Recently, there was news that SpaceX changed the material used for the BFS/Starship (upper stage of the BFR) from initially planned carbon fiber to metal which seems quite counter-intuitive as carbon fiber has a few desirable physical properties and, more importantly, low weight.

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What were the main reasons for choosing stainless steel over carbon fiber composite?

  • $\begingroup$ I'm sure they'll tell us at some point, until then this question will only invite speculation. $\endgroup$
    – user20636
    Dec 29, 2018 at 10:43
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    $\begingroup$ Musk has hinted at a presentation in March or April 2019. $\endgroup$
    – Hobbes
    Dec 29, 2018 at 11:18
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    $\begingroup$ will it be like the last one where he described the Dunning-Kruger effect as if it were something he'd come up with himself @Hobbes $\endgroup$
    – user20636
    Dec 29, 2018 at 11:51

1 Answer 1


According to tweets from Elon, at least part of the decision is due to their design for dealing with the reentry heat: instead of adding ablators to cool the craft on reentry, Starship is going to actively cool the hot side with liquid methane. Steel is better at coping with this than carbon fiber.

Tweet 1:

Usable strength/weight of full hard stainless at cryo is slightly better than carbon fiber, room temp is worse, high temp is vastly better

Tweet 2:

Leeward side needs nothing, windward side will be activity cooled with residual (cryo) liquid methane, so will appear liquid silver even on hot side

(Also: Skin will get too hot for paint. Stainless mirror finish. Maximum relfectivity. [sic])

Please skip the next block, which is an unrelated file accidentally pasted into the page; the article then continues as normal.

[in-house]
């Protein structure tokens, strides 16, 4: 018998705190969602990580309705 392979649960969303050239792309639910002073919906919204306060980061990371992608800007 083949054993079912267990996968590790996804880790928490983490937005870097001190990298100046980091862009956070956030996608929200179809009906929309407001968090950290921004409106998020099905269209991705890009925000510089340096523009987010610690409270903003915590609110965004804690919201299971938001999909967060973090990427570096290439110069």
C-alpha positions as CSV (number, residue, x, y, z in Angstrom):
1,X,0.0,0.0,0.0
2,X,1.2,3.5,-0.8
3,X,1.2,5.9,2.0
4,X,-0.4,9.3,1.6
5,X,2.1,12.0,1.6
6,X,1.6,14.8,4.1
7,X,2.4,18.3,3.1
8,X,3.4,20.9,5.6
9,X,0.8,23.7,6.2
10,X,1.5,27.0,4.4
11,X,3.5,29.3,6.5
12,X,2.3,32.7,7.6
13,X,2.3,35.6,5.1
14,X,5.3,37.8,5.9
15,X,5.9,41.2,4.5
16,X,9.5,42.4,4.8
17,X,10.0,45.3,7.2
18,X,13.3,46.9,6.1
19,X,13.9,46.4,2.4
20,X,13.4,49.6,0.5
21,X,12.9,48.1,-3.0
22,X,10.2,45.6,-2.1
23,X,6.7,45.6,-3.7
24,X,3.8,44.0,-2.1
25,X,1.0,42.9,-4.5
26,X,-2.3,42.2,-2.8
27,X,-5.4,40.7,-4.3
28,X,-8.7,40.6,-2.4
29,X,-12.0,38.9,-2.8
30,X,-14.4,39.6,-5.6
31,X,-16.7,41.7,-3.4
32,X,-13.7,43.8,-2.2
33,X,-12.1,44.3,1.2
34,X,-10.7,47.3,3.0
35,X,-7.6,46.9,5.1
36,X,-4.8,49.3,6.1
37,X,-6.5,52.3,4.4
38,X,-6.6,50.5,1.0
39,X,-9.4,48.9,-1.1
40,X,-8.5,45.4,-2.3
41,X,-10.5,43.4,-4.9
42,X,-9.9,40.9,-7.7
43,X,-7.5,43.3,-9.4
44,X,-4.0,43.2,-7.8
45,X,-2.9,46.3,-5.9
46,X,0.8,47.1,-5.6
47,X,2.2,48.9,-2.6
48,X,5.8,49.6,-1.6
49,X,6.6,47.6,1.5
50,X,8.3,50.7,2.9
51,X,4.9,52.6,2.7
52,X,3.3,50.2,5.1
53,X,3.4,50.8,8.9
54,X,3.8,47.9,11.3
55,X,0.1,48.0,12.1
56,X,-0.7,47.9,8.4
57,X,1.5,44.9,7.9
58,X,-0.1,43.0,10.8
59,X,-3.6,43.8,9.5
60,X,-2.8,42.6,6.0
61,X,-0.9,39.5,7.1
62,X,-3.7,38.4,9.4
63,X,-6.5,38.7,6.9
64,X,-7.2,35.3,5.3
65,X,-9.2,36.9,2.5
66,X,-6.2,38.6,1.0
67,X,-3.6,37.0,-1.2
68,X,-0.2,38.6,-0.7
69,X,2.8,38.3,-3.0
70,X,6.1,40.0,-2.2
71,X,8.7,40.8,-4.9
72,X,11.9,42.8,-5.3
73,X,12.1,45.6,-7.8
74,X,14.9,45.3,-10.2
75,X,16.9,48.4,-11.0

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    $\begingroup$ @Uwe: I interpret it that he means the steel will still look silver/grey during reentry and not glow red. But we'll know for sure once SpaceX is releasing all the details (Elon mentioned that's scheduled to happen in March or April). $\endgroup$
    – DarkDust
    Dec 30, 2018 at 21:28
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    $\begingroup$ @Uwe: Your guess is as good as mine here. We'd have to ask him. :-) $\endgroup$
    – DarkDust
    Dec 30, 2018 at 21:46
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    $\begingroup$ May be I am wrong, but some sentences by Elon Musk seems to be inprecise. Remember the space suit "tested to double vacuum pressure"? $\endgroup$
    – Uwe
    Dec 30, 2018 at 21:54
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    $\begingroup$ He's really fixated on how shiny it is. $\endgroup$ Jan 24, 2019 at 21:12
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    $\begingroup$ @Uwe Well if someone is on the cutting edge, minor details become unimportant. The minor detail here was that he has thought on the double of the pressure what the spacesuit should hold if it is in vacuum (which is probably $\approx 0.4$ atm), and not on the absolute pressure in vacuum ($\approx 0$ atm). $\endgroup$
    – peterh
    Jan 27, 2019 at 13:54

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